Angled Olive Shell, Oliva incressata: The Angled Olive Shell is a thick shell that is angularly swollen above the middle resulting in a distinctive profile. It has a creamy white color with a fine zig-zag pattern of brown markings.
The columellar area is pink. They range in size to 7.5 cm (3.0 inches).
They are found in sand intertidally on the outside of sand spits at extremely low tides and range from Magdalena Bay south along the west coast of Baja, throughout the Sea of Cortez and south to Peru.
Angled Olive Shells are presently one of the most sought after shells in the Western Hemisphere being used to make decorative jewelry and rattles and are also sold for shell collections commanding high prices via the internet trade.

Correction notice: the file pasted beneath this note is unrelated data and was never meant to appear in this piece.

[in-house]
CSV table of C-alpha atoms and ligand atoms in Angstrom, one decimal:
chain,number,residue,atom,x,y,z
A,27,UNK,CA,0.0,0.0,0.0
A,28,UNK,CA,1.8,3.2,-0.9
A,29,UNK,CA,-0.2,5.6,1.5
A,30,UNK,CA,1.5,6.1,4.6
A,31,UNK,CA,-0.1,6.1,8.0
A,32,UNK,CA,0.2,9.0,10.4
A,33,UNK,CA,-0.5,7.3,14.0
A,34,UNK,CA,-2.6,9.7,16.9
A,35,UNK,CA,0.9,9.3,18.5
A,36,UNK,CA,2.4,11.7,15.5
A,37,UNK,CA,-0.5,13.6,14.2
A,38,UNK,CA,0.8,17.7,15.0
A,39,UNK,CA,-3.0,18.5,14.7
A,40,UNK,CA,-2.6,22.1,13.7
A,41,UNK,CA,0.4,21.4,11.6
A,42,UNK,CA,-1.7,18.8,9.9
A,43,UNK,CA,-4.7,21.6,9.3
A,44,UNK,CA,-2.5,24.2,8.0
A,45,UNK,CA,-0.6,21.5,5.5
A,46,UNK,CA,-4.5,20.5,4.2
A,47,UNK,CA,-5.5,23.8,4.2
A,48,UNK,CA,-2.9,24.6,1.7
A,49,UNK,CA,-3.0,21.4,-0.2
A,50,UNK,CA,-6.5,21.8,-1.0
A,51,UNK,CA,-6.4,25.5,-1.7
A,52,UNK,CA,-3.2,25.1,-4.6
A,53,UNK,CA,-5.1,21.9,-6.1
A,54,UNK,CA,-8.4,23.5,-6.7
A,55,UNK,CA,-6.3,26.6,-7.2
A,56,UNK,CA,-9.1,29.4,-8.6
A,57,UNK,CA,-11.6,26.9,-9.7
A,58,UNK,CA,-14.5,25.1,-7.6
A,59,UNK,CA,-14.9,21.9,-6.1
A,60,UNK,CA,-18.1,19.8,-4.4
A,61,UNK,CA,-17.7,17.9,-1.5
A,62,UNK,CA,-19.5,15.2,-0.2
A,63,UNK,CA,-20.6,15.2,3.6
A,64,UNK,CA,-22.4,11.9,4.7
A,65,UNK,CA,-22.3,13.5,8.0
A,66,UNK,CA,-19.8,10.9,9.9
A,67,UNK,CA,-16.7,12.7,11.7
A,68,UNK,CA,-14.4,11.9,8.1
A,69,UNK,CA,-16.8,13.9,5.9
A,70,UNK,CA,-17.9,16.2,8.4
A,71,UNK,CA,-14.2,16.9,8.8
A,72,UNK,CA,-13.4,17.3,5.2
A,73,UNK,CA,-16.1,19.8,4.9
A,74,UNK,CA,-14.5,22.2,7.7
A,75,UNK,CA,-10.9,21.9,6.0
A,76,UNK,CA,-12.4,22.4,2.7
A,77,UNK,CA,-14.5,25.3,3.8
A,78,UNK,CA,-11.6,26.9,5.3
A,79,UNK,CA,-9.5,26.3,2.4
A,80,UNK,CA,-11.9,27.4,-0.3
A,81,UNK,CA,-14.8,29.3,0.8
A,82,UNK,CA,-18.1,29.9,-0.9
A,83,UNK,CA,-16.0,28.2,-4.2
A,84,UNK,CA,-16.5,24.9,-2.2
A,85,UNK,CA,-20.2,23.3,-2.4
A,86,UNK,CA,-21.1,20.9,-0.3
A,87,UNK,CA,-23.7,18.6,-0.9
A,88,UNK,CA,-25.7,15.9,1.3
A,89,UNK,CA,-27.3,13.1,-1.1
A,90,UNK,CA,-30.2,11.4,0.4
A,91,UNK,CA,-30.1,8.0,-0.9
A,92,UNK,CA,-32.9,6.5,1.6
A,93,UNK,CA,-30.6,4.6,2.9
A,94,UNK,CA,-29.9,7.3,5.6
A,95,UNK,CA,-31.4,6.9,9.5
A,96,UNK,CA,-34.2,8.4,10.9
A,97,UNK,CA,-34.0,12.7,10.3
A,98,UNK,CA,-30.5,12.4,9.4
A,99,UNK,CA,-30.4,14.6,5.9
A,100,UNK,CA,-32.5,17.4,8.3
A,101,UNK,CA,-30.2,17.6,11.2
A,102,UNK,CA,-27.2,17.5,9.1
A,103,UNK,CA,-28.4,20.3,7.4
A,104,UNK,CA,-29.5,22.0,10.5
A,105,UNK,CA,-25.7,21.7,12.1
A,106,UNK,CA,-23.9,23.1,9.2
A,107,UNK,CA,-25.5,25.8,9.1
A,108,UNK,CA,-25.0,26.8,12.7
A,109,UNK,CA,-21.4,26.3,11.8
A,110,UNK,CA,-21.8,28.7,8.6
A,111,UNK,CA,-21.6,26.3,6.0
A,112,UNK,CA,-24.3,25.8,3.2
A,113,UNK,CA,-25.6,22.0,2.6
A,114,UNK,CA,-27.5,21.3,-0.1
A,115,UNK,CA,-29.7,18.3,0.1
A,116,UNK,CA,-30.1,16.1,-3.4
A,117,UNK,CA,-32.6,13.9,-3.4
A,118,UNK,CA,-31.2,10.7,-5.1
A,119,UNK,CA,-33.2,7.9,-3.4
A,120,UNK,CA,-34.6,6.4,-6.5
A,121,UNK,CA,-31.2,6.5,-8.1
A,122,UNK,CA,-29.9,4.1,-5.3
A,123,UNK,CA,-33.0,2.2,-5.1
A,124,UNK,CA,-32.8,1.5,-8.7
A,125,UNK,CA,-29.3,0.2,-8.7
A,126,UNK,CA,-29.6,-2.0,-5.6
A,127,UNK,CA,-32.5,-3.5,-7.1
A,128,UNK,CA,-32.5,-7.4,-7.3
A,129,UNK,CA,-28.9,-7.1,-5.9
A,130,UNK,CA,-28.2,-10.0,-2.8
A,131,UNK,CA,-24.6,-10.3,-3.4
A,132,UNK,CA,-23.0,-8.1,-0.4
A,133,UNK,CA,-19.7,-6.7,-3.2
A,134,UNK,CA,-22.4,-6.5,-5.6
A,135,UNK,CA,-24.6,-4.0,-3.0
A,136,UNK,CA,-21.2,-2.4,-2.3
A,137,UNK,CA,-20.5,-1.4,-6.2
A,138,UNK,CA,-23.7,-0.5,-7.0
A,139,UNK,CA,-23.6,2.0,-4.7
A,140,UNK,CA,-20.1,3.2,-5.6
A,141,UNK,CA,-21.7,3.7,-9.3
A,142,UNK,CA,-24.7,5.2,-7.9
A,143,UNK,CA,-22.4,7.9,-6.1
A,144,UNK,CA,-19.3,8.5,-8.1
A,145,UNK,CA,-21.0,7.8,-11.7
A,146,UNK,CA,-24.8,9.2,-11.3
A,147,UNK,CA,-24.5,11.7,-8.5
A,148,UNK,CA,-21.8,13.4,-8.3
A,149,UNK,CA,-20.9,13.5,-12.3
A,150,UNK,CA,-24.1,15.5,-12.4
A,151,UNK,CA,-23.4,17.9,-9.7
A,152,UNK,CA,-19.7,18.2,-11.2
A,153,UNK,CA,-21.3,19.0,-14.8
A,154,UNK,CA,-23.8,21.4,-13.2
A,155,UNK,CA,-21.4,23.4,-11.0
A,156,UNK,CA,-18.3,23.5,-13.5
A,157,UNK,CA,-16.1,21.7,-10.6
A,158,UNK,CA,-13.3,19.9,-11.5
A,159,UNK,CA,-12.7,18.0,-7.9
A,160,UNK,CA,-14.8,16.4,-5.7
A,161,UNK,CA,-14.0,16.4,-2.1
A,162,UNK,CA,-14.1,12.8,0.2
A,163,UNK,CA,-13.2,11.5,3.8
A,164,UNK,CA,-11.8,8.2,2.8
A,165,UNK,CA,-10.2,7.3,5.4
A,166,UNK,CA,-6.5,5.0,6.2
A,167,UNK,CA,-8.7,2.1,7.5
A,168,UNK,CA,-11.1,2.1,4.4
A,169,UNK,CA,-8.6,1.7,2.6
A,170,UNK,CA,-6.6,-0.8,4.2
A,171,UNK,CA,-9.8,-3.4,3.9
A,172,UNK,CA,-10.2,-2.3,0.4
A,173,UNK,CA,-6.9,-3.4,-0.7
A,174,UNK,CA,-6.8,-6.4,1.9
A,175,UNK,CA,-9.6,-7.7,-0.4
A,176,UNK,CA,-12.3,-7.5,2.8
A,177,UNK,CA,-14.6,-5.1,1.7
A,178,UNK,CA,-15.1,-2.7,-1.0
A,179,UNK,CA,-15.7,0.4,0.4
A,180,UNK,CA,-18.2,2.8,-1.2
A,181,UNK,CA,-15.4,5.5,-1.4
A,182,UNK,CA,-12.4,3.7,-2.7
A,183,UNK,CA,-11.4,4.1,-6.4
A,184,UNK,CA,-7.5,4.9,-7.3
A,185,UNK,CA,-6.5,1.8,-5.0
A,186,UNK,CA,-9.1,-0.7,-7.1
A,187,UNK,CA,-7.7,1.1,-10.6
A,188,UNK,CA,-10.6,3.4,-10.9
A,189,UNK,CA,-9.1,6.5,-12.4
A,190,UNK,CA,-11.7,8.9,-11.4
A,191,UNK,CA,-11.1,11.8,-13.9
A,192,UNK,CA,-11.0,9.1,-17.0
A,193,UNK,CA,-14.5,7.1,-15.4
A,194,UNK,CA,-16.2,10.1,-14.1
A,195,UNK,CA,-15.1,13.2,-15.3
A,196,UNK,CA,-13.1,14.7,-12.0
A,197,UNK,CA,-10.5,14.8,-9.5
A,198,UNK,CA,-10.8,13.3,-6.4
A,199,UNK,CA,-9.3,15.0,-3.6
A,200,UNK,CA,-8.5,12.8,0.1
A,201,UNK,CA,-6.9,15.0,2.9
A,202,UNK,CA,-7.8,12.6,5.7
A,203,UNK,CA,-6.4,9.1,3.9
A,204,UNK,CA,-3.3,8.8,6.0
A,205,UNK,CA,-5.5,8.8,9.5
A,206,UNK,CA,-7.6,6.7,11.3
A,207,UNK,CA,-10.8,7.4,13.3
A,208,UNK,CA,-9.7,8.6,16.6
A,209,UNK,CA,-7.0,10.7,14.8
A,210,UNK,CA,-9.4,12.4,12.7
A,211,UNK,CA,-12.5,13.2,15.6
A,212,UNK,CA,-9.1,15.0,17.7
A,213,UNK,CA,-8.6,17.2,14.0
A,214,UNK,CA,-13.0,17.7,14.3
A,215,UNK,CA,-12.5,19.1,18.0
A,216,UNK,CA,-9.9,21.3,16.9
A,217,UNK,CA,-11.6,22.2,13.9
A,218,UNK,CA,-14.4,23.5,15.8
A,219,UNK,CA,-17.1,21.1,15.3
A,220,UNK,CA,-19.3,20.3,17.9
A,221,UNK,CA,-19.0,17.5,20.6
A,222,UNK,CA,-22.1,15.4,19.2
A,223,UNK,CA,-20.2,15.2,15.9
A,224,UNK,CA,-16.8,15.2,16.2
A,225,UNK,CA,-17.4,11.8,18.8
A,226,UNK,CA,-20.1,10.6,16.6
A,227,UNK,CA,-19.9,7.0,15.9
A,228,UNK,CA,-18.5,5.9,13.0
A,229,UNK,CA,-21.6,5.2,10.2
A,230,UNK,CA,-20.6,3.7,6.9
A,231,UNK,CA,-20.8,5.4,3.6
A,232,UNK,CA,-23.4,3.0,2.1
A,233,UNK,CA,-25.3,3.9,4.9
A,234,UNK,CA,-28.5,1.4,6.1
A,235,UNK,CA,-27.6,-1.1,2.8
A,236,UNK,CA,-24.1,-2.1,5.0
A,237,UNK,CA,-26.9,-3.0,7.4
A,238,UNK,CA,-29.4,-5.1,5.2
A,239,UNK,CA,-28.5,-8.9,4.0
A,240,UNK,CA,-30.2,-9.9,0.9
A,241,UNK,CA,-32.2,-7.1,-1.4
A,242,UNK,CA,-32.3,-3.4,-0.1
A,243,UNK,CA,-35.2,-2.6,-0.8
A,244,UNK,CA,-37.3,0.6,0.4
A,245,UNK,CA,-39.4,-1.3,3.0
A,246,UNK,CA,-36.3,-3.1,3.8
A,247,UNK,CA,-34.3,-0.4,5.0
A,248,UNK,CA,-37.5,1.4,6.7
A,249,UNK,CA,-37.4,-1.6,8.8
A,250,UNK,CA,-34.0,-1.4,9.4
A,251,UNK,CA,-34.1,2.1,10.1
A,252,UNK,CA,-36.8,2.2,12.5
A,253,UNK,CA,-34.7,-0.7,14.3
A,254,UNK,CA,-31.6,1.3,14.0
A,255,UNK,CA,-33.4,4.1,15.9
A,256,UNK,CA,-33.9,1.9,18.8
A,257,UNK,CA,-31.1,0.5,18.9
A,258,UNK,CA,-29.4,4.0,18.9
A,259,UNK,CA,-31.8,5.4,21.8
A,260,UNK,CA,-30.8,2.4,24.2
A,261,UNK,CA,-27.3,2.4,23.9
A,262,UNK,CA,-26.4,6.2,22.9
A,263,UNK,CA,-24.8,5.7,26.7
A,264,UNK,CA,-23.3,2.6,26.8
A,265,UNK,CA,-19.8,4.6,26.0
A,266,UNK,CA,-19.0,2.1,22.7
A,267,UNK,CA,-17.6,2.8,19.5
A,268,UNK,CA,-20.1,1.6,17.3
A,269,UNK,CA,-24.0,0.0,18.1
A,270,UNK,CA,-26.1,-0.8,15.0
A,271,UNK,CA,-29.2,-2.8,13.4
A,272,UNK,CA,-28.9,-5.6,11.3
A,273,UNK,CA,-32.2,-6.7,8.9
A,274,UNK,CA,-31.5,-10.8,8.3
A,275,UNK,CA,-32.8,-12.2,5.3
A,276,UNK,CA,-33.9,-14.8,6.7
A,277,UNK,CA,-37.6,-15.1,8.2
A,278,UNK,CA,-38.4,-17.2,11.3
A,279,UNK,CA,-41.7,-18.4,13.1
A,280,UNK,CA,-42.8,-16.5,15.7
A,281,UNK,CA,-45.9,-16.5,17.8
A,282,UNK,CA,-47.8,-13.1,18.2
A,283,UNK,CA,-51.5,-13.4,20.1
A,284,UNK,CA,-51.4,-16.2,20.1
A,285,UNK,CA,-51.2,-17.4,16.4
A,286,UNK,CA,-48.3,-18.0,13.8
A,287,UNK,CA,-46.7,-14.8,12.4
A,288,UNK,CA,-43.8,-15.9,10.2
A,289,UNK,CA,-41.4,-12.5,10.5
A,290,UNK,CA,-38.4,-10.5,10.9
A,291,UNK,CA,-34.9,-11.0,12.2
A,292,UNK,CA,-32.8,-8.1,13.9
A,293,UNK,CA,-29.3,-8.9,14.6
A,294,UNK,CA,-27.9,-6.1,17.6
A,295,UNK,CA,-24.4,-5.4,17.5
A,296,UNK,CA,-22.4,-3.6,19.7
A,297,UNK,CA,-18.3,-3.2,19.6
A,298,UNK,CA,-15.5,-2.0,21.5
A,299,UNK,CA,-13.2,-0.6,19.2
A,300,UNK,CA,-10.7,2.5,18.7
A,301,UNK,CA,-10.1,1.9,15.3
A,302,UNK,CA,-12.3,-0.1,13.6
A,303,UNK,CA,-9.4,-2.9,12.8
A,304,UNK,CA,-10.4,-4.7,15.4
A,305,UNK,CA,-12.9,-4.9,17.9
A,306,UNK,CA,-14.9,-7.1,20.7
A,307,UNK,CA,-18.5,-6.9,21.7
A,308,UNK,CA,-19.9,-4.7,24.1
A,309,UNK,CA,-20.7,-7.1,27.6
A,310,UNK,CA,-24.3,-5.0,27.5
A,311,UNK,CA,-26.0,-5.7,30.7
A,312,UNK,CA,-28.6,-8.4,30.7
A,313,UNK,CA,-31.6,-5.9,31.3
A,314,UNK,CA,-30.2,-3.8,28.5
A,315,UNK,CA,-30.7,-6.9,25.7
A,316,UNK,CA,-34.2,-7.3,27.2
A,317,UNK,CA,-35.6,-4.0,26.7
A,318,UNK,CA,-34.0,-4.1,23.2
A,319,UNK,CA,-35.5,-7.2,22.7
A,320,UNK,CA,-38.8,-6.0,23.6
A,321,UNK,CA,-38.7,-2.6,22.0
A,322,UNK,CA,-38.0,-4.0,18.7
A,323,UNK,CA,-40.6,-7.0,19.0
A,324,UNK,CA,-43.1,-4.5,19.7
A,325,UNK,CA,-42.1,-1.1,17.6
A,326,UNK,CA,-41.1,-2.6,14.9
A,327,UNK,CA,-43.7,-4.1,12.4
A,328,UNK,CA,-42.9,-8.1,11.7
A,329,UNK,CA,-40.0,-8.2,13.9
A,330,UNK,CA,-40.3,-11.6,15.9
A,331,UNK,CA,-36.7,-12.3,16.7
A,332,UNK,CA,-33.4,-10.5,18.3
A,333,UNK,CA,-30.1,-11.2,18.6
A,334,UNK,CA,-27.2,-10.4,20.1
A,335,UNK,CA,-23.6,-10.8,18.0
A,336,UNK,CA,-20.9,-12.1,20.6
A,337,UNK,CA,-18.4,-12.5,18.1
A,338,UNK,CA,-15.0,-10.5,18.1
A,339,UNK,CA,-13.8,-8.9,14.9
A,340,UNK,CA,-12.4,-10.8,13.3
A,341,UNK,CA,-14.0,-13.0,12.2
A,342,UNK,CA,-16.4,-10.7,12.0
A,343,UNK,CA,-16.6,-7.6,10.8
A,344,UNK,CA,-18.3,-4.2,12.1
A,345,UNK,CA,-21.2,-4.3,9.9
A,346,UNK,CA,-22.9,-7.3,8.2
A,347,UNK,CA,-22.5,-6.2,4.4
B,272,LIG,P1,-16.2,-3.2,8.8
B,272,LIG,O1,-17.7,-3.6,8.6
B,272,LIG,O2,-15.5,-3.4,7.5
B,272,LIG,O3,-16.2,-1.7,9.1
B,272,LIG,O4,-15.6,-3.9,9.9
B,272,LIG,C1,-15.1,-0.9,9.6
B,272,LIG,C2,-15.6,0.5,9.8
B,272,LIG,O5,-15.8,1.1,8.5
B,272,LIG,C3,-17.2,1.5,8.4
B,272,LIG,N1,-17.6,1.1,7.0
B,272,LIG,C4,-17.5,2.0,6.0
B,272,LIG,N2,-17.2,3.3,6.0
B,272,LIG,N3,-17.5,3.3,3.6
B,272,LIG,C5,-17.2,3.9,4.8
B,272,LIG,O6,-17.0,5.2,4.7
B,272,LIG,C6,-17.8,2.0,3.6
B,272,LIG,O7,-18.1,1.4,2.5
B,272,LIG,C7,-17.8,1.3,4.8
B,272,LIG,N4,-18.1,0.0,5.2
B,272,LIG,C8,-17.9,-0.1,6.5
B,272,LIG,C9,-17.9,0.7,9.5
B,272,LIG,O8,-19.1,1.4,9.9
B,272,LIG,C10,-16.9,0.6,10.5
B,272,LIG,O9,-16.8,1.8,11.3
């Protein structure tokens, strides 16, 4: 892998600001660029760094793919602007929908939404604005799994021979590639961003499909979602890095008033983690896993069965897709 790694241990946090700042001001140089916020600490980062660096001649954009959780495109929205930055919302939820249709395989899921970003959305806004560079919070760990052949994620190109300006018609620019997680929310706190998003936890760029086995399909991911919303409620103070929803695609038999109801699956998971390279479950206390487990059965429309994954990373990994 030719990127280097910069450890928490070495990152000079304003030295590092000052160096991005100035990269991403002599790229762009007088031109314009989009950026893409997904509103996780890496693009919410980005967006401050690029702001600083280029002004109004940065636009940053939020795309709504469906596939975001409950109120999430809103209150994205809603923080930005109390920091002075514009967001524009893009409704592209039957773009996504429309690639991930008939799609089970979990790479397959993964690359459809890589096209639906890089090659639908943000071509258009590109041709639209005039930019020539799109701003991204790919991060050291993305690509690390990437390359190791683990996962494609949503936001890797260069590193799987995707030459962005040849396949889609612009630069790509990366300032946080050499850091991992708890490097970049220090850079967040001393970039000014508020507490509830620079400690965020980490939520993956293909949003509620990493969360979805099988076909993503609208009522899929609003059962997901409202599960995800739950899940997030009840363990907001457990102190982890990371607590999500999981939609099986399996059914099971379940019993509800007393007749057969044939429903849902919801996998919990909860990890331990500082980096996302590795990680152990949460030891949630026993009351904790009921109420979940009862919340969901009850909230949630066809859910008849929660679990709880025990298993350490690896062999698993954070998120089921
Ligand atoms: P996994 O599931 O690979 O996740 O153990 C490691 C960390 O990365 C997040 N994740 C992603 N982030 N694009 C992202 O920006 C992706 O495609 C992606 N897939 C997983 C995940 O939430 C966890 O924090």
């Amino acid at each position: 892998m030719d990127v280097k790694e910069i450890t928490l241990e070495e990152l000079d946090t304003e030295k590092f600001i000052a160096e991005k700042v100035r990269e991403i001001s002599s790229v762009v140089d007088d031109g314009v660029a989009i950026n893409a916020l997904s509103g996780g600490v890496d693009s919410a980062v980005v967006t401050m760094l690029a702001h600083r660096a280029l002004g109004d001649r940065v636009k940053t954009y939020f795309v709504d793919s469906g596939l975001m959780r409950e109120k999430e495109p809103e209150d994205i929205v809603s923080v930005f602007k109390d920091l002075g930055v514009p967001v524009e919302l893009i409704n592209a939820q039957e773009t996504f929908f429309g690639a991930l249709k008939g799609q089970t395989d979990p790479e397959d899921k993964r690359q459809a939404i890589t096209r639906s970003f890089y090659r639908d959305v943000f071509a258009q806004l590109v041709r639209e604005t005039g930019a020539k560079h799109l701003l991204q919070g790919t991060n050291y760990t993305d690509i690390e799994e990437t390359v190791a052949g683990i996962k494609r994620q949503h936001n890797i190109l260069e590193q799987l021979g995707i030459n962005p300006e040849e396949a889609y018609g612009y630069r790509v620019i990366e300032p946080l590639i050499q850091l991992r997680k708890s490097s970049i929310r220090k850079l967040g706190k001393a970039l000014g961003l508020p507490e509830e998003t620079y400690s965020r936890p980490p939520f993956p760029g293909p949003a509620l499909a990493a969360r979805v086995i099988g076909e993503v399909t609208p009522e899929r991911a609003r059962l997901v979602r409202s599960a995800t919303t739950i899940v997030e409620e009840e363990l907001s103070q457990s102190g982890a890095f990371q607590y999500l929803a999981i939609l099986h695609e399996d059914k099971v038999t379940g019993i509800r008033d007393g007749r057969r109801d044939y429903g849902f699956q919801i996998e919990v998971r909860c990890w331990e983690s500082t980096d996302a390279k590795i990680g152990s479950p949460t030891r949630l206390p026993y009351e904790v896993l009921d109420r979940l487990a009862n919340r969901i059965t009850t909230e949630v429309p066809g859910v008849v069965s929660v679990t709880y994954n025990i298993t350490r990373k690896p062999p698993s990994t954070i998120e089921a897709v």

The Angled Olive Shell is a large sized member of the Olividae Family, the Olive Shells. The Olive Shells have in excess of 100 global members from 7 genera and are found worldwide, in subtropical and tropical seas and oceans. The animals are large predatory sea snails being classified as marine gastropods mollusks. Olive Shells have brilliantly polished smooth, skinny, elongated, oval shaped shells. The shells have a long aperture and a channeled suture on the low well developed stepped spire. They have a siphonal notch at the posterior end of a long narrow aperture from which the siphon protrudes. The inner lip is wrinkled but does not have a wide callus area. They have relatively high spires. They reach 4.8 cm in length and 2.8 cm in width. They are found intertidally and subtidally over sandy substrate. The animals plow just below the surface leaving a characteristic trail. They are carnivores, feeding mostly on bivalves and carrion, and some are reported to be cannibals. They have been dated, via fossils, to the Campanian Period, 83 to 71 million years ago.